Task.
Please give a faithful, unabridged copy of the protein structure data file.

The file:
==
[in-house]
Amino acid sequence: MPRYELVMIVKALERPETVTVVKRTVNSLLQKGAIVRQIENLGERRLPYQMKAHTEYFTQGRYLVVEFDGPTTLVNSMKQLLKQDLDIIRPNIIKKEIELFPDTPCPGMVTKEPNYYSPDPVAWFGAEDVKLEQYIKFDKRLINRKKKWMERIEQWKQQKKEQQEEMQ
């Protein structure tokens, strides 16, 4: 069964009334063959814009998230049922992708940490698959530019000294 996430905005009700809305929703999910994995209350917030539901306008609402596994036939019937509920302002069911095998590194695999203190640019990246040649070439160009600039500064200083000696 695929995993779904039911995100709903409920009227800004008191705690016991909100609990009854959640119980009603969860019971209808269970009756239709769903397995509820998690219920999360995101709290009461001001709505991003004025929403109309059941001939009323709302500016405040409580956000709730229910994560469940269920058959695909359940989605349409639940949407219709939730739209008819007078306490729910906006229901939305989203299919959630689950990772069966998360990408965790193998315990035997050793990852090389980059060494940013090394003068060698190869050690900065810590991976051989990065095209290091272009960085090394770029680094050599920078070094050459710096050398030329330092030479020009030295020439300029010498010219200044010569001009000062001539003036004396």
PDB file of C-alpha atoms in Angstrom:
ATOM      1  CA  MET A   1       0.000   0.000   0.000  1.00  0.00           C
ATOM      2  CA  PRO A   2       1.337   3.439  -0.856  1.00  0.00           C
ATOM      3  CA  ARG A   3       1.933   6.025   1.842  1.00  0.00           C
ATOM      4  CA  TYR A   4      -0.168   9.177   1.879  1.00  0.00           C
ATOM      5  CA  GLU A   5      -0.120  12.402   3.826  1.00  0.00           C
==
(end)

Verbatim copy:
[in-house]
Amino acid sequence: MPRYELVMIVKALERPETVTVVKRTVNSLLQKGAIVRQIENLGERRLPYQMKAHTEYFTQGRYLVVEFDGPTTLVNSMKQLLKQDLDIIRPNIIKKEIELFPDTPCPGMVTKEPNYYSPDPVAWFGAEDVKLEQYIKFDKRLINRKKKWMERIEQWKQQKKEQQEEMQ
């Protein structure tokens, strides 16, 4: 069964009334063959814009998230049922992708940490698959530019000294 996430905005009700809305929703999910994995209350917030539901306008609402596994036939019937509920302002069911095998590194695999203190640019990246040649070439160009600039500064200083000696 695929995993779904039911995100709903409920009227800004008191705690016991909100609990009854959640119980009603969860019971209808269970009756239709769903397995509820998690219920999360995101709290009461001001709505991003004025929403109309059941001939009323709302500016405040409580956000709730229910994560469940269920058959695909359940989605349409639940949407219709939730739209008819007078306490729910906006229901939305989203299919959630689950990772069966998360990408965790193998315990035997050793990852090389980059060494940013090394003068060698190869050690900065810590991976051989990065095209290091272009960085090394770029680094050599920078070094050459710096050398030329330092030479020009030295020439300029010498010219200044010569001009000062001539003036004396």
PDB file of C-alpha atoms in Angstrom:
ATOM      1  CA  MET A   1       0.000   0.000   0.000  1.00  0.00           C
ATOM      2  CA  PRO A   2       1.337   3.439  -0.856  1.00  0.00           C
ATOM      3  CA  ARG A   3       1.933   6.025   1.842  1.00  0.00           C
ATOM      4  CA  TYR A   4      -0.168   9.177   1.879  1.00  0.00           C
ATOM      5  CA  GLU A   5      -0.120  12.402   3.826  1.00  0.00           C